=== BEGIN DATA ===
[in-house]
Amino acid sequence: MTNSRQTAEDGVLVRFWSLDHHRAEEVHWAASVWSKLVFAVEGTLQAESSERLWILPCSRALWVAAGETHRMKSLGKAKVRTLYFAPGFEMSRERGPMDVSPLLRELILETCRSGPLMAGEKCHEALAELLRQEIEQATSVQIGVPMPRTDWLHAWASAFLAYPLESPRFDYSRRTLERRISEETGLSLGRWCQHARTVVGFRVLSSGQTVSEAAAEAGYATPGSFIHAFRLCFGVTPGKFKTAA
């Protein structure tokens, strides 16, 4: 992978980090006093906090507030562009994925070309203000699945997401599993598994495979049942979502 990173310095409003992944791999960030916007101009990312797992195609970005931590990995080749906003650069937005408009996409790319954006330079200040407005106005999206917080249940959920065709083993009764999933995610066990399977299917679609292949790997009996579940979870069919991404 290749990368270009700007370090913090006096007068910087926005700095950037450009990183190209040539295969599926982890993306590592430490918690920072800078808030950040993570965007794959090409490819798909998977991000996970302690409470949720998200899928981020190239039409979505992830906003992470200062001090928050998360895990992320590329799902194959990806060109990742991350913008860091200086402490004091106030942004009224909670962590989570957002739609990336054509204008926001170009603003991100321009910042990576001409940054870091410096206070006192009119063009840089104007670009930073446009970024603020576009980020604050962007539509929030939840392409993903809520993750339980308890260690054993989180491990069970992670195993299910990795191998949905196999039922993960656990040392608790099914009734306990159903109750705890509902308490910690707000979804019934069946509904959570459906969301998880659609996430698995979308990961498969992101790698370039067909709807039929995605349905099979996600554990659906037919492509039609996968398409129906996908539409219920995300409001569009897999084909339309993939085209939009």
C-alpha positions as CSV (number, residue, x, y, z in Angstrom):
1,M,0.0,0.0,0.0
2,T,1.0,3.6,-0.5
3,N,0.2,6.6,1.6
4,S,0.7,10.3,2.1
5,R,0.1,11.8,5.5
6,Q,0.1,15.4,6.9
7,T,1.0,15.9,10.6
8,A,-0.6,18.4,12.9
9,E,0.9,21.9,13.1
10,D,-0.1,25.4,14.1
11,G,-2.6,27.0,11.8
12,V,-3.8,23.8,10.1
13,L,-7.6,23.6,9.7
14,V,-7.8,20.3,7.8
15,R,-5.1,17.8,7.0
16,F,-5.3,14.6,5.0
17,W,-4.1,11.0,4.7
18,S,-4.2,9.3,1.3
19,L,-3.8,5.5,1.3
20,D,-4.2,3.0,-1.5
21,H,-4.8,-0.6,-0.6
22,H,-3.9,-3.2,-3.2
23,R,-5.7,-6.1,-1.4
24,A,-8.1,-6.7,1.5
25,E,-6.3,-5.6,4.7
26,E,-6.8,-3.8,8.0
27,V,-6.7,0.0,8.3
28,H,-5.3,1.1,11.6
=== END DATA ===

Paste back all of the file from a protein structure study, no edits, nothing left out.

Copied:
[in-house]
Amino acid sequence: MTNSRQTAEDGVLVRFWSLDHHRAEEVHWAASVWSKLVFAVEGTLQAESSERLWILPCSRALWVAAGETHRMKSLGKAKVRTLYFAPGFEMSRERGPMDVSPLLRELILETCRSGPLMAGEKCHEALAELLRQEIEQATSVQIGVPMPRTDWLHAWASAFLAYPLESPRFDYSRRTLERRISEETGLSLGRWCQHARTVVGFRVLSSGQTVSEAAAEAGYATPGSFIHAFRLCFGVTPGKFKTAA
């Protein structure tokens, strides 16, 4: 992978980090006093906090507030562009994925070309203000699945997401599993598994495979049942979502 990173310095409003992944791999960030916007101009990312797992195609970005931590990995080749906003650069937005408009996409790319954006330079200040407005106005999206917080249940959920065709083993009764999933995610066990399977299917679609292949790997009996579940979870069919991404 290749990368270009700007370090913090006096007068910087926005700095950037450009990183190209040539295969599926982890993306590592430490918690920072800078808030950040993570965007794959090409490819798909998977991000996970302690409470949720998200899928981020190239039409979505992830906003992470200062001090928050998360895990992320590329799902194959990806060109990742991350913008860091200086402490004091106030942004009224909670962590989570957002739609990336054509204008926001170009603003991100321009910042990576001409940054870091410096206070006192009119063009840089104007670009930073446009970024603020576009980020604050962007539509929030939840392409993903809520993750339980308890260690054993989180491990069970992670195993299910990795191998949905196999039922993960656990040392608790099914009734306990159903109750705890509902308490910690707000979804019934069946509904959570459906969301998880659609996430698995979308990961498969992101790698370039067909709807039929995605349905099979996600554990659906037919492509039609996968398409129906996908539409219920995300409001569009897999084909339309993939085209939009």
C-alpha positions as CSV (number, residue, x, y, z in Angstrom):
1,M,0.0,0.0,0.0
2,T,1.0,3.6,-0.5
3,N,0.2,6.6,1.6
4,S,0.7,10.3,2.1
5,R,0.1,11.8,5.5
6,Q,0.1,15.4,6.9
7,T,1.0,15.9,10.6
8,A,-0.6,18.4,12.9
9,E,0.9,21.9,13.1
10,D,-0.1,25.4,14.1
11,G,-2.6,27.0,11.8
12,V,-3.8,23.8,10.1
13,L,-7.6,23.6,9.7
14,V,-7.8,20.3,7.8
15,R,-5.1,17.8,7.0
16,F,-5.3,14.6,5.0
17,W,-4.1,11.0,4.7
18,S,-4.2,9.3,1.3
19,L,-3.8,5.5,1.3
20,D,-4.2,3.0,-1.5
21,H,-4.8,-0.6,-0.6
22,H,-3.9,-3.2,-3.2
23,R,-5.7,-6.1,-1.4
24,A,-8.1,-6.7,1.5
25,E,-6.3,-5.6,4.7
26,E,-6.8,-3.8,8.0
27,V,-6.7,0.0,8.3
28,H,-5.3,1.1,11.6